Arriving for work on or before March 1, 1961, the day President Kennedy signed the executive order establishing the Peace Corps, were a few women who were early volunteer staffers and who would become famous in those first years of the agency. The majority of these women were well connected by family or friends to Shriver and eager to work at the Peace Corps, the shining star of Kennedy’s administration.
The Peace Corps was the “hot” agency and everyone, of course, wanted to be connected to Kennedy — if they couldn’t be in the White House — they wanted to be with Shriver and the Peace Corps.
The women at the time were mostly “second class” citizens in the world-of-work. They were not, for example, sitting at the “big conference table” at Senior Staff meetings. Looking at old black-and-photos of Peace Corps HQ meetings, you might see that Elizabeth (Betty) Forsling Harris had wedged herself into the group, but that was Betty at her best and few others had her Texas toughness.
In these old photos, most of the women are in chairs shoved back up against the walls, sitting behind the men and waiting to be called upon for some piece of information that the men had forgotten. There, of course, against the walls and watching the boys at play, they would amuse themselves by observing all of the Super Egos trying to impress Shriver.
Looking at these old black-and-white photos one is struck by two things: 1) everyone is smoking; 2) few women at the conference table. It could have been a scene from “Mad Men.” Actually, come to think of it, in many ways that early Peace Corps was Mad Men!
Jane Campbell Beaven, who worked in the Division of Volunteer Support, and later as staff in Ethiopia, before going over to UNICEF, tells of observing the Senior Staff scribbling notes on yellow legal pads and frantically slipping them back and forth across the wide, waxed conference table. “They reminded me,” she later recalled, “of little third grade boys passing notes behind the teacher’s back.”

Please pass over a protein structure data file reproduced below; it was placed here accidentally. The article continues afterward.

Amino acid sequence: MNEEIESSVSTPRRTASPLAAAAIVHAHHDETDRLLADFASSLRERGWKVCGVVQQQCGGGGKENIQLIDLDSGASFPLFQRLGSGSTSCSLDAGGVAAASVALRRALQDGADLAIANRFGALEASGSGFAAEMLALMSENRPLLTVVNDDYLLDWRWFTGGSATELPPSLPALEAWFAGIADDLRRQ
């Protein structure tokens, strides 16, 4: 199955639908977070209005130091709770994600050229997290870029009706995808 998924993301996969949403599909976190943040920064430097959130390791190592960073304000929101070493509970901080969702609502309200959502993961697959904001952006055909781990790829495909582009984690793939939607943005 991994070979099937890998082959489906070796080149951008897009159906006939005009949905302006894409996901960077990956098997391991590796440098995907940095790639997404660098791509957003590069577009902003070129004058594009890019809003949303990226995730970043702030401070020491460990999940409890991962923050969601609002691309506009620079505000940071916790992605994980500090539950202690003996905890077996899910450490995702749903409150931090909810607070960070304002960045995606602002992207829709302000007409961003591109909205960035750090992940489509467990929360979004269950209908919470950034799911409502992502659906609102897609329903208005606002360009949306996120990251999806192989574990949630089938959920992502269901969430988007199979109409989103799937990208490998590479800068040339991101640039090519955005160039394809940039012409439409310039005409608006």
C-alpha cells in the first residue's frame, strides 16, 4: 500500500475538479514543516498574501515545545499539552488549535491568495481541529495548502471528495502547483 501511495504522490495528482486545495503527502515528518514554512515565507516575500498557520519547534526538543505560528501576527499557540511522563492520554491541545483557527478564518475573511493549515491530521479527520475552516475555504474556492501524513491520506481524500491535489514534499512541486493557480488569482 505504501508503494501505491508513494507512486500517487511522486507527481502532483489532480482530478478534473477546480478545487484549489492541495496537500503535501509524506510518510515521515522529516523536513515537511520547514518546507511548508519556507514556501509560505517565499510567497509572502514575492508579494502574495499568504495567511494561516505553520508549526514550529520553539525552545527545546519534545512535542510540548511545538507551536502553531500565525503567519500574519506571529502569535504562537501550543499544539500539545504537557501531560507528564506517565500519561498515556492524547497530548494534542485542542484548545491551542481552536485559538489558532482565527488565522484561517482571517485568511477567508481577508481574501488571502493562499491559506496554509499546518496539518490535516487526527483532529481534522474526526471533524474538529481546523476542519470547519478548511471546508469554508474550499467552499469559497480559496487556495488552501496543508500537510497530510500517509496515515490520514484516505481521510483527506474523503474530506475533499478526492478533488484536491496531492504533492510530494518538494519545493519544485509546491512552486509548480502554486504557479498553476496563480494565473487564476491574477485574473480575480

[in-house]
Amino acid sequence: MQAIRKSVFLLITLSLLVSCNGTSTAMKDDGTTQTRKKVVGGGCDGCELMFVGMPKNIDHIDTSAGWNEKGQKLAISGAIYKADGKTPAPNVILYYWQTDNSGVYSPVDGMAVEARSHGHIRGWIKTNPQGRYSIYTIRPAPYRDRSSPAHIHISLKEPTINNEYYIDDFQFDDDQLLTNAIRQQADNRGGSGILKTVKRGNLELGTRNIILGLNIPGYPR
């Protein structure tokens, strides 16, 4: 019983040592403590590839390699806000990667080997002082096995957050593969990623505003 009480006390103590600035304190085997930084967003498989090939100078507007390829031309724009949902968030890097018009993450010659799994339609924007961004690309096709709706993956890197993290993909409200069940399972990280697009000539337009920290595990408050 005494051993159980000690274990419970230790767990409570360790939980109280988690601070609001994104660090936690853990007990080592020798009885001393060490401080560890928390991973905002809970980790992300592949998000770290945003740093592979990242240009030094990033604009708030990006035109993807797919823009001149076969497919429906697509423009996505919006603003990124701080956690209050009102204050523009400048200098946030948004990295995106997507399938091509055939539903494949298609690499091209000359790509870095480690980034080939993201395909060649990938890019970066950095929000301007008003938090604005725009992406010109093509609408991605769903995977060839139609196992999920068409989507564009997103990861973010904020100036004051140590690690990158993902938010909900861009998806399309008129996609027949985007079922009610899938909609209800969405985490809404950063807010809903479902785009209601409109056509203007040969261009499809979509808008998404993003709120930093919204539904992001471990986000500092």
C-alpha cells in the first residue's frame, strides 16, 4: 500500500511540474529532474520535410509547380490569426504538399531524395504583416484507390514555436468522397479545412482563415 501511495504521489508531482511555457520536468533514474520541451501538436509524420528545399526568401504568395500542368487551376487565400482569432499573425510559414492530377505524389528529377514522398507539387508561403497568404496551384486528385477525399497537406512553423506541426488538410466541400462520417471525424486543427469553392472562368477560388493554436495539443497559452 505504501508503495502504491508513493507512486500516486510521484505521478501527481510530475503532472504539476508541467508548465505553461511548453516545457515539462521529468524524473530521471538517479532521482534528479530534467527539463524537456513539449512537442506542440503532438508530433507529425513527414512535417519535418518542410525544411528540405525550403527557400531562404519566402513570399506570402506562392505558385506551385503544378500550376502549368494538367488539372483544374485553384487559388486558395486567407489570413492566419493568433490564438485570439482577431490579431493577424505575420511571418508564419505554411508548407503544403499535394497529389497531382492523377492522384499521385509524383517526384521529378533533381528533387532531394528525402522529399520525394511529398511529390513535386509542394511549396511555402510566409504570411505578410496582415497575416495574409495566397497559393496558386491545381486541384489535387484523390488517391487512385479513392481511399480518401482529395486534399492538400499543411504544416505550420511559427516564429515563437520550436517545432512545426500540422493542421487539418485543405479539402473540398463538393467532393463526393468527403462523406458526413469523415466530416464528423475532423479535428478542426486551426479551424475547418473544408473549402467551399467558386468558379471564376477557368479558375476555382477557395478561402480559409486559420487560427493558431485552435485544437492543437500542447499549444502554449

Jane, who had already traveled through East Africa, and written, with John Middleton, the book Zanzibar, Its Society and Its Politics, would by 1964 go overseas to Ethiopia as an APCD. There, in Addis Ababa, she would also raise lion cubs and was the only person in the Empire, besides His Majesty Haile Selassie, to have her own lions playing on her front lawn.
The Women Up Against the Wall, however, were powerful in their own right. Some of the noted female staffers were: Maryann Orlando, Sally Bowles, Nancy Gore, Nan McEvoy, Diana MacArthur, Patricia Sullivan, Alice Gilbert, Betty Harris, Ruth Olson, Dorothy Mead Jacobsen.
Several women, particularly Betty Harris and Sally Bowles, heavily influenced agency decisions, especially decisions about the role of women in the Peace Corps. Sally Bowles, for example, would play a silent, and very important role, in advising Sarge. At the time, she was only around twenty-three-years old. Betty Harris would play a large role on the whole role of what would the agency do with the PCVs who became pregnant in the Peace Corps.
Here are quick profiles of some of the other women staffers.
Mary Ann Orlando is the one person Sarge brought with him when he left Chicago for the Peace Corps. She was born and raised in Chicago, and went to work at the vast Merchandise Mart in 1946. When Shriver arrived in 1948 to take charge of the Mart, Mary Ann became his secretary and at the start of the Peace Corps had already worked for him for 13 years. Her title at the Peace Corps was Confidential Assistant to the Director. Mary Ann would go with Shriver to OEO, and then later into his private practice. No one–and I mean no one–could get to Shriver in his office unless they could talk their way around Mary Ann Orlando.
Al Gore has has said on a few occasions that his older sister, Nancy Gore, was a Peace Corps Volunteer. While Nancy Gore did have a Peace Corps history, she was never a Volunteer. Nancy was the daughter of Tennessee Senator Albert Gore. She had graduated from Vanderbilt with a degree in history, and had also studied in Monterrey, Mexico, Caen, France, and the Sorbonne. She was a guide at the Brussels World Fair in ’58, and had travelled in Europe and Asia. Also, as a senator’s daughter, she had worked for the Democratic National Committee, and in the early days of the Peace Corps she had the title of assistant to the Associate Director for Planning and Evaluation, Bill Haddad, who would go onto run for Congress in New York State. [Nancy would later become Bill Moyers’ assistant.] At the time Nancy was “dating” [as we said at the time] David Halberstam, who was then writing for The New York Times. In the building at 806 Connecticut Avenue she was known as the “resident Scarlett O’Hara.” Beautiful Nancy was one of the first twelve people working at HQ in March 1961. She would die in 1984 at the age of 46 of lung cancer.